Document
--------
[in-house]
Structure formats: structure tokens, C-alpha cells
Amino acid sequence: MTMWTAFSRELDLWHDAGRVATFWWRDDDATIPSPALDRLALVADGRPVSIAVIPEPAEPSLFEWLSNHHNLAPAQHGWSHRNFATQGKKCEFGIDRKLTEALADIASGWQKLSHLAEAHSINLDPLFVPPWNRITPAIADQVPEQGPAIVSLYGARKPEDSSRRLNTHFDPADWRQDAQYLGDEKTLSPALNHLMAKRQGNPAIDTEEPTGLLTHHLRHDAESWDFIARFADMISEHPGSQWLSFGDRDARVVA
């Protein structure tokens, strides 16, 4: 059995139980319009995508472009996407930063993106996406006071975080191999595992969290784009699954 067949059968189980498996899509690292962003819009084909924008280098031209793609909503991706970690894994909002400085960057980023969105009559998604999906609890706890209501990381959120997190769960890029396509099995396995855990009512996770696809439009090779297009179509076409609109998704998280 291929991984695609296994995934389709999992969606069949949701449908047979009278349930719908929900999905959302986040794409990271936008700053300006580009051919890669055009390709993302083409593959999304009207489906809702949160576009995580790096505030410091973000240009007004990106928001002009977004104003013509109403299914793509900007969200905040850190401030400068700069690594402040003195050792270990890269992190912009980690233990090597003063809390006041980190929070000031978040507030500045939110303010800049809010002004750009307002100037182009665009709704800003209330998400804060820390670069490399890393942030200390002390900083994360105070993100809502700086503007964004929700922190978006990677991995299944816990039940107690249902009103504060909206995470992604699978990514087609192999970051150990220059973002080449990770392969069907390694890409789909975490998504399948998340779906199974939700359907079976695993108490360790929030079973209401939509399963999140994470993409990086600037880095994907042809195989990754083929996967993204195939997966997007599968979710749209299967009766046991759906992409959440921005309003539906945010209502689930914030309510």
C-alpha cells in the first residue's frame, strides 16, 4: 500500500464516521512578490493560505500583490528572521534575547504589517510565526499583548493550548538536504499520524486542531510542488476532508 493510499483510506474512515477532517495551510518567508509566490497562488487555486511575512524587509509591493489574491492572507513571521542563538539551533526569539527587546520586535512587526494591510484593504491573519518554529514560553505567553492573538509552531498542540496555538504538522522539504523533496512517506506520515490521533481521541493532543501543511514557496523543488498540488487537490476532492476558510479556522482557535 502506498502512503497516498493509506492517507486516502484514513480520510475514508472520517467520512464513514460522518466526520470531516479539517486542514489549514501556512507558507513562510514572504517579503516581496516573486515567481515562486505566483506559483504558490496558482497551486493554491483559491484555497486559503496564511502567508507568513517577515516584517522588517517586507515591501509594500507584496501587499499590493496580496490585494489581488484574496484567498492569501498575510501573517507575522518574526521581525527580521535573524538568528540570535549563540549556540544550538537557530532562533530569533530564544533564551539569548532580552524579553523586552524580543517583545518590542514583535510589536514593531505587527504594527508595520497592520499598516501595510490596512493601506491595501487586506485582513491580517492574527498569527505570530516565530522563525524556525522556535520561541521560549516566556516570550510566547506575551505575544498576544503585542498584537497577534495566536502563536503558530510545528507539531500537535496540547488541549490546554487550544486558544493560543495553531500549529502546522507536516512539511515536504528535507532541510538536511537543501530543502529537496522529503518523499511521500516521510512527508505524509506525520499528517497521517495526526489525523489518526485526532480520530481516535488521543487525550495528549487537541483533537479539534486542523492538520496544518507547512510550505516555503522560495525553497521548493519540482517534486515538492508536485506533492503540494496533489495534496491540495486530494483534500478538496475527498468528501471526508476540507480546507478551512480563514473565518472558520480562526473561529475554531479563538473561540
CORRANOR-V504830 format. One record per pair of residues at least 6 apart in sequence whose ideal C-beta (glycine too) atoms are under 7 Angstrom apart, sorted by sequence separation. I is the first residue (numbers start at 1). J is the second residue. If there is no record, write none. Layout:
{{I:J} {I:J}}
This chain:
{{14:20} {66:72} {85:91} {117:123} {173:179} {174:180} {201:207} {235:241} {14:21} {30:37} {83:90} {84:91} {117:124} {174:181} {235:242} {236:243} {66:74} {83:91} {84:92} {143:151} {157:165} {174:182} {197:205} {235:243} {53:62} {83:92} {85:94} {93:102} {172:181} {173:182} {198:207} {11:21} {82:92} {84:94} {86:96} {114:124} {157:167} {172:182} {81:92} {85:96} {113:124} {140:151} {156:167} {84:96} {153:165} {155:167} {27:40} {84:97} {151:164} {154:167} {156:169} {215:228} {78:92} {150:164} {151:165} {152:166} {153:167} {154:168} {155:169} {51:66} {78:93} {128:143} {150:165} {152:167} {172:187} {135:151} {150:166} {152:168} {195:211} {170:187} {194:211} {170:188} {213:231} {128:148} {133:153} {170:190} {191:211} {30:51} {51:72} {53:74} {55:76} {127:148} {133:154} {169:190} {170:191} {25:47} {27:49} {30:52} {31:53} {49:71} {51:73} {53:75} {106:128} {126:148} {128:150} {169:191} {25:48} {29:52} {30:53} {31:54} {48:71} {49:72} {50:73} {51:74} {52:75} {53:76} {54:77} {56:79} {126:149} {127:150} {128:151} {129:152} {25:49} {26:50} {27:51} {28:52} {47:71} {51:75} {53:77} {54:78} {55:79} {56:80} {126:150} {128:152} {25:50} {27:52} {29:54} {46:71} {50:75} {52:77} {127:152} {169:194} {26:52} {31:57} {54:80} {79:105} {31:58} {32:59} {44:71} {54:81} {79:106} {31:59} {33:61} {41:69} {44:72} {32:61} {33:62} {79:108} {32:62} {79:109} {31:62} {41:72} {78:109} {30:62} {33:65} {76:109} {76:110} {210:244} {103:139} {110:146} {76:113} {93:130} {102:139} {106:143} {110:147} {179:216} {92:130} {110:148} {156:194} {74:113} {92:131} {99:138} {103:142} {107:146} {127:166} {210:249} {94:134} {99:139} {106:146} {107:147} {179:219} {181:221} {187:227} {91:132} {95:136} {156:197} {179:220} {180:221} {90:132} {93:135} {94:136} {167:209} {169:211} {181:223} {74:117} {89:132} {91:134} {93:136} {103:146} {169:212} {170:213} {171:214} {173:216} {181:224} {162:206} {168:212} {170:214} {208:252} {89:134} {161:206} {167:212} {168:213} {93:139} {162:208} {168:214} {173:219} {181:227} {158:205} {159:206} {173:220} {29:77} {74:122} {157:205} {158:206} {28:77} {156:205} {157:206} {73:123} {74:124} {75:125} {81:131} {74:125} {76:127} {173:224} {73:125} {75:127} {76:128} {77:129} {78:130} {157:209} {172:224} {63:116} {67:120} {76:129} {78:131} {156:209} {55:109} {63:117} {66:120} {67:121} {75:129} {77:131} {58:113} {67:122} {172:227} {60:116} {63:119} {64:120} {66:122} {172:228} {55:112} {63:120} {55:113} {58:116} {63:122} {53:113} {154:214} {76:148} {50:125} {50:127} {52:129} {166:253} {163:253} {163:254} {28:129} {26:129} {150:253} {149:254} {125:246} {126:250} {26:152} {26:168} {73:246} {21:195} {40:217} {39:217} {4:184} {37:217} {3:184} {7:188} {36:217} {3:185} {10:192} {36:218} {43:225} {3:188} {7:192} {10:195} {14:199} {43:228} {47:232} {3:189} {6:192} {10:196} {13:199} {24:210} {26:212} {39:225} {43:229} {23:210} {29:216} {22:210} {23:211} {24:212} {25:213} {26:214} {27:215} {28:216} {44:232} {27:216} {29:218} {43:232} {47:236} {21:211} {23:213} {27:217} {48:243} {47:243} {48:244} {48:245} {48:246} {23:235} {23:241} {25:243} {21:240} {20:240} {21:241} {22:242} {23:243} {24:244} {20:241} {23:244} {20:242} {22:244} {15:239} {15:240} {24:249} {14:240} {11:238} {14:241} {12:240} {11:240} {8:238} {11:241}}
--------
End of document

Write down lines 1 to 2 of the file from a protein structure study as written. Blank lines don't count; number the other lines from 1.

[in-house]
Structure formats: structure tokens, C-alpha cells